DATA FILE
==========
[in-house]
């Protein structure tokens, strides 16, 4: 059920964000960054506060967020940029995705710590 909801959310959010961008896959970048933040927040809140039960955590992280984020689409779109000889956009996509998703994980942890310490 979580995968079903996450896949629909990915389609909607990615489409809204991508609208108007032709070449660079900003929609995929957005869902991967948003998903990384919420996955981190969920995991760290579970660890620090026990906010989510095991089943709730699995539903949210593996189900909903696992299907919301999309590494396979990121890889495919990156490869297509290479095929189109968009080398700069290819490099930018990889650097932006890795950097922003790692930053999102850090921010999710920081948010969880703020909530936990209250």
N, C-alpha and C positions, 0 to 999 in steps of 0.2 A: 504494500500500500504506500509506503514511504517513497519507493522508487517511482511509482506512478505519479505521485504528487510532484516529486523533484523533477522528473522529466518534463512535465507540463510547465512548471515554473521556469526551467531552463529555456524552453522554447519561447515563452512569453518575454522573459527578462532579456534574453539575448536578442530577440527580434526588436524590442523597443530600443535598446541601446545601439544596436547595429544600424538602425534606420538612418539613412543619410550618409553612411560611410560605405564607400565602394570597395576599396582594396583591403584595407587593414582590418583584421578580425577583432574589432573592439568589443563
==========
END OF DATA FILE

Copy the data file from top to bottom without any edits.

[in-house]
């Protein structure tokens, strides 16, 4: 059920964000960054506060967020940029995705710590 909801959310959010961008896959970048933040927040809140039960955590992280984020689409779109000889956009996509998703994980942890310490 979580995968079903996450896949629909990915389609909607990615489409809204991508609208108007032709070449660079900003929609995929957005869902991967948003998903990384919420996955981190969920995991760290579970660890620090026990906010989510095991089943709730699995539903949210593996189900909903696992299907919301999309590494396979990121890889495919990156490869297509290479095929189109968009080398700069290819490099930018990889650097932006890795950097922003790692930053999102850090921010999710920081948010969880703020909530936990209250």
N, C-alpha and C positions, 0 to 999 in steps of 0.2 A: 504494500500500500504506500509506503514511504517513497519507493522508487517511482511509482506512478505519479505521485504528487510532484516529486523533484523533477522528473522529466518534463512535465507540463510547465512548471515554473521556469526551467531552463529555456524552453522554447519561447515563452512569453518575454522573459527578462532579456534574453539575448536578442530577440527580434526588436524590442523597443530600443535598446541601446545601439544596436547595429544600424538602425534606420538612418539613412543619410550618409553612411560611410560605405564607400565602394570597395576599396582594396583591403584595407587593414582590418583584421578580425577583432574589432573592439568589443563